October classical music calendar brings a cat-nappy harpis…


Mahani Teave

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Mahani Teave performs at Toronto’s Koerner Hall on Oct. 1.Handout

It was not until end of the 20th century that the volcanic Chilean territory of Easter Island in Polynesia received its first piano. So, we can consider pianist Mahani Teave a rare eruption of Western classical music in a place known for its stoic stone monuments. An international tour brings her to Toronto for a program that includes Bach, Chopin, Liszt and Rachmaninov, as well as the Canadian premiere of Alejandro Arevalo’s Suite Rapa Nui, based on the island’s ancient chants. Oct. 1, Koerner Hall, Toronto

Zlatomir Fung

The young American cellist Zlatomir Fung first heard Shostakovich’s Cello Concerto No.1 as a preteen, just when he had decided to attempt a career in music. It was a recording of the piece by Mstislav Rostropovich, who premiered it in 1959 and for whom it was written. “Every time I play this piece I remember the joy that comes with discovering this music for the first time and its amazing power,” Fung said this summer before a performance with the Cleveland Orchestra. Hear one of the most demanding pieces of the cello repertoire from the Winnipeg Symphony Orchestra and a wide-eyed phenom of the instrument. Oct. 12, Centennial Concert Hall, Winnipeg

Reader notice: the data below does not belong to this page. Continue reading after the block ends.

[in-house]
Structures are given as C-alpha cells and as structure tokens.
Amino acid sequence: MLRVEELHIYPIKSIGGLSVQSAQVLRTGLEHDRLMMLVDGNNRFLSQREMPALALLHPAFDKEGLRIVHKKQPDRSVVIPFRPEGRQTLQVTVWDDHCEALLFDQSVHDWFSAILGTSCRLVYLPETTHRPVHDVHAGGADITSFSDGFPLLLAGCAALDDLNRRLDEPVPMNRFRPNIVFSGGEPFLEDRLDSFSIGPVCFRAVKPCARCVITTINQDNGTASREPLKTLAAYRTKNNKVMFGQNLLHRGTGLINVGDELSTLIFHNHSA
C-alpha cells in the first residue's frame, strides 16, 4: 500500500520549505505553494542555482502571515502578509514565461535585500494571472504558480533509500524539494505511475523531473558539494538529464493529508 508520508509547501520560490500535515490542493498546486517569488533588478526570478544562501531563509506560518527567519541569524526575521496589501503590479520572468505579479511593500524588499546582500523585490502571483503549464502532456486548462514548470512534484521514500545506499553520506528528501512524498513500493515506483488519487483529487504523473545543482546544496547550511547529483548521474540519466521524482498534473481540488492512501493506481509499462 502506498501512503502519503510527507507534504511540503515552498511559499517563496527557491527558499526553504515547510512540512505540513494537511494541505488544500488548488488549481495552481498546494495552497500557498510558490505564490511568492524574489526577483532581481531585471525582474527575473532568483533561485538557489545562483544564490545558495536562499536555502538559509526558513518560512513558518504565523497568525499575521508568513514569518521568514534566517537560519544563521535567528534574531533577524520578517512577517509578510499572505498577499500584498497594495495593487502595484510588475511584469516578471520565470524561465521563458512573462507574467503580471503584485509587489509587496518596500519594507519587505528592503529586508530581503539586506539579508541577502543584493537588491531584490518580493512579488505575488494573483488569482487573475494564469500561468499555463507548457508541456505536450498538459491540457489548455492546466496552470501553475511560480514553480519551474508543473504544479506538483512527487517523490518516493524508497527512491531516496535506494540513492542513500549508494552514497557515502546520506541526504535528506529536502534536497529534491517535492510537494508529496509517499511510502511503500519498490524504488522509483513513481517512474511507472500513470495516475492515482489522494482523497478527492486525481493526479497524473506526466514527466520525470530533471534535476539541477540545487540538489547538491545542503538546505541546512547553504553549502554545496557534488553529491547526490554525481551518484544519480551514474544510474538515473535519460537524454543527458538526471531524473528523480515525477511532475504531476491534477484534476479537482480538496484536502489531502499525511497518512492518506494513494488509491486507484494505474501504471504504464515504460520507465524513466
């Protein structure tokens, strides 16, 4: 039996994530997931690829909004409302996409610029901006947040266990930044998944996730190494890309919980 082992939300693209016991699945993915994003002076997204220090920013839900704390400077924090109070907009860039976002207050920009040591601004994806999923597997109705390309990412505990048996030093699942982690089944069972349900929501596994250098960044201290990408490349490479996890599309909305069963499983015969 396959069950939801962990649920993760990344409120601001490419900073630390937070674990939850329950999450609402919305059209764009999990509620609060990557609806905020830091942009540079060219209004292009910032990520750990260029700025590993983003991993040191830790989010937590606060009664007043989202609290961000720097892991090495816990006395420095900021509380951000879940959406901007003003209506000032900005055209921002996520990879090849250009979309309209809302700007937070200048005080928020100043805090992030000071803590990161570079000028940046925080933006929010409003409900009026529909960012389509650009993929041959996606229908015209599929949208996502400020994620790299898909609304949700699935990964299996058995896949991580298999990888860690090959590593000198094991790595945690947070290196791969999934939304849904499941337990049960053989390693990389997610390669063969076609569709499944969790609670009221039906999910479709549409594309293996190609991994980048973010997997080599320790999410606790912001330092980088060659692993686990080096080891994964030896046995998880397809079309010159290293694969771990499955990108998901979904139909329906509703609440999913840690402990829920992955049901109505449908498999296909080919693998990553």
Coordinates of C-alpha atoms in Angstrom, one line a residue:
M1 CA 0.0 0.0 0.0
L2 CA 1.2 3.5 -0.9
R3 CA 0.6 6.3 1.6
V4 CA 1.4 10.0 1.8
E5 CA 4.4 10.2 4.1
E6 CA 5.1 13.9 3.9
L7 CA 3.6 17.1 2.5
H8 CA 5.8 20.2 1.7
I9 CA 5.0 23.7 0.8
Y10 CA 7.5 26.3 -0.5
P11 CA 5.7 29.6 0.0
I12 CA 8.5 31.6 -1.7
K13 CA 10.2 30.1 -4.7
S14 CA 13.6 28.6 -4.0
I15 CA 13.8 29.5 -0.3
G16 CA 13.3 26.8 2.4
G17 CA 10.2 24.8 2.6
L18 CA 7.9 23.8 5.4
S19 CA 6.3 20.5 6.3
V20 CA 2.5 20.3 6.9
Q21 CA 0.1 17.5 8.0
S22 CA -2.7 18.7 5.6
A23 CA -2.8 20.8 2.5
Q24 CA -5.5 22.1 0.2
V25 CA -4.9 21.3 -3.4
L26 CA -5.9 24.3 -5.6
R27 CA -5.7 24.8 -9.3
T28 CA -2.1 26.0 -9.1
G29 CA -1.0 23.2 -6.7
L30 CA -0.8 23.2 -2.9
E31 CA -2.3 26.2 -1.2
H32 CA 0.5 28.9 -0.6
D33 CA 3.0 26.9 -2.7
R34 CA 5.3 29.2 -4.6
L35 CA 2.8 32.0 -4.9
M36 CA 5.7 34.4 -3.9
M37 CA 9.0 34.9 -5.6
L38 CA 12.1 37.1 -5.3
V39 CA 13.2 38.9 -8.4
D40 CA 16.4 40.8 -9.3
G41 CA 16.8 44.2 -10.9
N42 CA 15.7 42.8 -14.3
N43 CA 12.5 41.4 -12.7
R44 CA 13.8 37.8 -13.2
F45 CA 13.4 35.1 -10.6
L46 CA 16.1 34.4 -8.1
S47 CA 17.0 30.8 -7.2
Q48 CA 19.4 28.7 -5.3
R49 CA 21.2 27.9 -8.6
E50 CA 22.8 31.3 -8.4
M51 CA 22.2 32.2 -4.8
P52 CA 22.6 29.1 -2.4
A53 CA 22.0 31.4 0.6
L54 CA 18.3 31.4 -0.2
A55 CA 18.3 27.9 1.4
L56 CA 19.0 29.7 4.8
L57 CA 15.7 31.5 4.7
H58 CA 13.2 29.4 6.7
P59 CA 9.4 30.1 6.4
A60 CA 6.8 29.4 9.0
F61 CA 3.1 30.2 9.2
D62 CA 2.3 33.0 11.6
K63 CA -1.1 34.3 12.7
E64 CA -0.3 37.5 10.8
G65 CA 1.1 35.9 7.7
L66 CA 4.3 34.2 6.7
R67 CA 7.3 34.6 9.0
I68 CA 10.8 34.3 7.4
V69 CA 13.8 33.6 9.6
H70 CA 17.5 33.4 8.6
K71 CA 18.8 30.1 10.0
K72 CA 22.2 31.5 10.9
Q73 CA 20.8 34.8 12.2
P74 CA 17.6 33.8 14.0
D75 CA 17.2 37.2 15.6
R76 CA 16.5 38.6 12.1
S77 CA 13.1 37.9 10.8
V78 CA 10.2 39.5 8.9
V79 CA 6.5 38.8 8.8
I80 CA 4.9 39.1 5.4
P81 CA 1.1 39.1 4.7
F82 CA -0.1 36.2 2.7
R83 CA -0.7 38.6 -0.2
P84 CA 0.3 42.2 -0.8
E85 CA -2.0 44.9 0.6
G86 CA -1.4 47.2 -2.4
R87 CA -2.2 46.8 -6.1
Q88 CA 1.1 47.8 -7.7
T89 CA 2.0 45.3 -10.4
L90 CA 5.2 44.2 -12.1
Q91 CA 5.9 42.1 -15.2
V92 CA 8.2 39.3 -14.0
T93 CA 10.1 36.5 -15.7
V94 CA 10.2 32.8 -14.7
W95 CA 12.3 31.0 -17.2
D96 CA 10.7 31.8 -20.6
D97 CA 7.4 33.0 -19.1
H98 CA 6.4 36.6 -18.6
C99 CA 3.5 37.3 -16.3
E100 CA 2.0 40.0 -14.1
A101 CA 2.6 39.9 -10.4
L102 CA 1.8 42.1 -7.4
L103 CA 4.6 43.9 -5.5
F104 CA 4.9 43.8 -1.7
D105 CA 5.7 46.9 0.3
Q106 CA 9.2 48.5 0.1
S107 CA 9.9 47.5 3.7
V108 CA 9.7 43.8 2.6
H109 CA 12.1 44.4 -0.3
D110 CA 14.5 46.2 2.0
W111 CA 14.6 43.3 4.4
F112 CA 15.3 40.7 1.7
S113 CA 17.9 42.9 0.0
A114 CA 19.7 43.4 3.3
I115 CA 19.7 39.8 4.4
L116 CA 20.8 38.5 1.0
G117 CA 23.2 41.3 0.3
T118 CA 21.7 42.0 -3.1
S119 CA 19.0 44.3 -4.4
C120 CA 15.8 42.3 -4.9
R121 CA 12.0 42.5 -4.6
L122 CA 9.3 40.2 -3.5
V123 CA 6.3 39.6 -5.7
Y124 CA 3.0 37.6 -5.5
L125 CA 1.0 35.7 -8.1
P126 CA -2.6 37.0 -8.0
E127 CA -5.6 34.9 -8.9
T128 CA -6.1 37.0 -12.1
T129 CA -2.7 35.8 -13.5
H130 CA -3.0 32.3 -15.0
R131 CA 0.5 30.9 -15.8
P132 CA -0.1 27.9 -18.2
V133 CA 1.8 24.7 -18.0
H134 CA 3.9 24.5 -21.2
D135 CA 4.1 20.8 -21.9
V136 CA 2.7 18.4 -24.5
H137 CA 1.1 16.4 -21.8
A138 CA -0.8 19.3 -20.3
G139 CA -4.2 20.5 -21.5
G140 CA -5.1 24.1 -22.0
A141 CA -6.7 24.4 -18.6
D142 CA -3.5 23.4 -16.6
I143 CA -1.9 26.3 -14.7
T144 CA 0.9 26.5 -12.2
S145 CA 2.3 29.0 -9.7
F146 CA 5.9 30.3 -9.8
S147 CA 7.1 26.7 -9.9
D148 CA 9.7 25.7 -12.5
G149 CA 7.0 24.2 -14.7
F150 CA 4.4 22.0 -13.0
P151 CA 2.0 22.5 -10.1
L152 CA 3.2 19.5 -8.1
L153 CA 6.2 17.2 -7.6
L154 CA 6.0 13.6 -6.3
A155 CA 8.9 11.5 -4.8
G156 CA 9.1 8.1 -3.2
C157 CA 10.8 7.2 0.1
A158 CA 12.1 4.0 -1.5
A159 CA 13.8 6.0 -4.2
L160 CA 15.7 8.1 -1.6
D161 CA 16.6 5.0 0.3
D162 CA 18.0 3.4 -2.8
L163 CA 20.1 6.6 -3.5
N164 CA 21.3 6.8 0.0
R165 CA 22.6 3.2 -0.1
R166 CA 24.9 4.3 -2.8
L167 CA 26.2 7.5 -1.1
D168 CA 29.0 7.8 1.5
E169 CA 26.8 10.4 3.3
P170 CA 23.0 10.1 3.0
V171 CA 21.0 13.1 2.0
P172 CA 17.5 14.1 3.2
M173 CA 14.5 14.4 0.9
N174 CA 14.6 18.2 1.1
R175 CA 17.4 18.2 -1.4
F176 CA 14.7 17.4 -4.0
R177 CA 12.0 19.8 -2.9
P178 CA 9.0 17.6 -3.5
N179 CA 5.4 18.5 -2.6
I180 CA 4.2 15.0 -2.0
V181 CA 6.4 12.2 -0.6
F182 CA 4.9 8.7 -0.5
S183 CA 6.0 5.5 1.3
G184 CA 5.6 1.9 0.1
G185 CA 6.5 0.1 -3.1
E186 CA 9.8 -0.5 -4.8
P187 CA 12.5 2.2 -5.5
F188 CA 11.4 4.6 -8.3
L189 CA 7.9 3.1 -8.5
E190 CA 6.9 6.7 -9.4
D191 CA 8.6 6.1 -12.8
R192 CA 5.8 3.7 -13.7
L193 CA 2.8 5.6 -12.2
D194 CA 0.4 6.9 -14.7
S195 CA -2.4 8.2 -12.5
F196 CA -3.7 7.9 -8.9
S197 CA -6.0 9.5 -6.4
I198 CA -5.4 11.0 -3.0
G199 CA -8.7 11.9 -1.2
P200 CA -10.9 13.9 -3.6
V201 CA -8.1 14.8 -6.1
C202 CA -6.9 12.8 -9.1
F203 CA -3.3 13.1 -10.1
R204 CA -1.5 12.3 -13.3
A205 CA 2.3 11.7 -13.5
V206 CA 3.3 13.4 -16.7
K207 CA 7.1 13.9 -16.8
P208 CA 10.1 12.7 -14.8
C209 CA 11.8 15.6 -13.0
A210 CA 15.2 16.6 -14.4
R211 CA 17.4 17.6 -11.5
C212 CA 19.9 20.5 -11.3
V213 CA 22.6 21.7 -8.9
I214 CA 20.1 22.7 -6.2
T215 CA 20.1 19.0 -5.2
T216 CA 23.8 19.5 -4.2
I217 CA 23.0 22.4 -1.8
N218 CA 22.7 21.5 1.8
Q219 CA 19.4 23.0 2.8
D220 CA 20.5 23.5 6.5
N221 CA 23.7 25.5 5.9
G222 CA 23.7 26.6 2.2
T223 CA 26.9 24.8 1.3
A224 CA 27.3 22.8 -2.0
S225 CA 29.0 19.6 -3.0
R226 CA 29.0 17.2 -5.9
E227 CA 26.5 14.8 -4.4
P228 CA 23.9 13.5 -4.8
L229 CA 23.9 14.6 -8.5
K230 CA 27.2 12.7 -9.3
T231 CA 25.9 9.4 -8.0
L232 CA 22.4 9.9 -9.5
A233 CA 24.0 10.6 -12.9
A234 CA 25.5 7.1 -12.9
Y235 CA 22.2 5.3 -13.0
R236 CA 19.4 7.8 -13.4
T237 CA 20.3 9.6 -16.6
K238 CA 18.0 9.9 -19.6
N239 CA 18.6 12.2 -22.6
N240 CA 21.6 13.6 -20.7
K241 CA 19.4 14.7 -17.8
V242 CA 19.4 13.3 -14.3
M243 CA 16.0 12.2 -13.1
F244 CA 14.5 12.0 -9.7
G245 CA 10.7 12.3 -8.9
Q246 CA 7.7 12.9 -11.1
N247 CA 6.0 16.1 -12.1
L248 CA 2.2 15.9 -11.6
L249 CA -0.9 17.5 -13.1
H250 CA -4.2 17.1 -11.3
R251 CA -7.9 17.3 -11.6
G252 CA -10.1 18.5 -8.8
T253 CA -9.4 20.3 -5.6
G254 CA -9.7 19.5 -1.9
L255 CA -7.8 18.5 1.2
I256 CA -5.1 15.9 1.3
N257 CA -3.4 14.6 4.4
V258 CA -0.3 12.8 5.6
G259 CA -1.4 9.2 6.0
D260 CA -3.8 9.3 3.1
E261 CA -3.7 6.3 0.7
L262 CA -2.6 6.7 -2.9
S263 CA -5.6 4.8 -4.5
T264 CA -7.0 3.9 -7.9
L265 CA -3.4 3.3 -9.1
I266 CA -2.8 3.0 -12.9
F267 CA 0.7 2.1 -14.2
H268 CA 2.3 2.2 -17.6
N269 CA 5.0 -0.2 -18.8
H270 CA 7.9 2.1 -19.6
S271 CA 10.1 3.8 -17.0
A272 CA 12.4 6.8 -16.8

Bill Eddins

With orchestras out of work during the COVID-19 pandemic, the American conductor-pianist Bill Eddins found himself with time on his hands instead of a baton. He opened a microbrewery in St. Paul, Minn. – the MetroNOME Brewery, naturally – with a mind to quench thirsts and raise money for music instruments and instruction. Raise a glass to the music director emeritus of the Edmonton Symphony Orchestra, who not only conducts a program but tries out the Winspear Centre’s new harpsichord (named Olga) in a program of double Bach and more. Oct. 12 and 13, Francis Winspear Centre for Music, Edmonton

Noel Wan

This summer the Taiwanese-American harpist Noel Wan won an award in Philadelphia for her plucking abilities. Some weeks later, she posted an Instagram video of a housecat resting comfortably on her arm as she practised. You can imagine which of these things received more attention. But what the kitties don’t know, the harp enthusiasts understand – that Wan is not to be slept on. Oct. 14, Woodlawn United Church, Dartmouth

Christina Petrowska Quilico

Last week the pianist Christina Petrowska Quilico added the Oskar Morawetz Award for Excellence in Music Performance to a prize portfolio that includes Order of Canada and Order of Ontario memberships and a Royal Society of Canada fellowship. Before her piano top is cluttered with too many trophies, she performs Witold Lutoslawski’s Concerto for Piano and Orchestra in a program titled War and Peace for the Kindred Spirits Orchestra’s season opener. Oct. 21, Flato Markham Theatre, Markham, Ont.

Rachel Fenlon

“Let’s service the music, let’s service the art, and all the other criteria can come second.” An operatic soprano who is also an accomplished pianist, the Berlin-based Canadian Rachel Fenlon has even been known to perform a cycle by George Crumb that involves manipulating the piano’s strings. While she considers that to be performance art, others just see it as an artist passionately following her muse. Oct. 22, Lunenburg Academy of Music Performance, Lunenburg, N.S.

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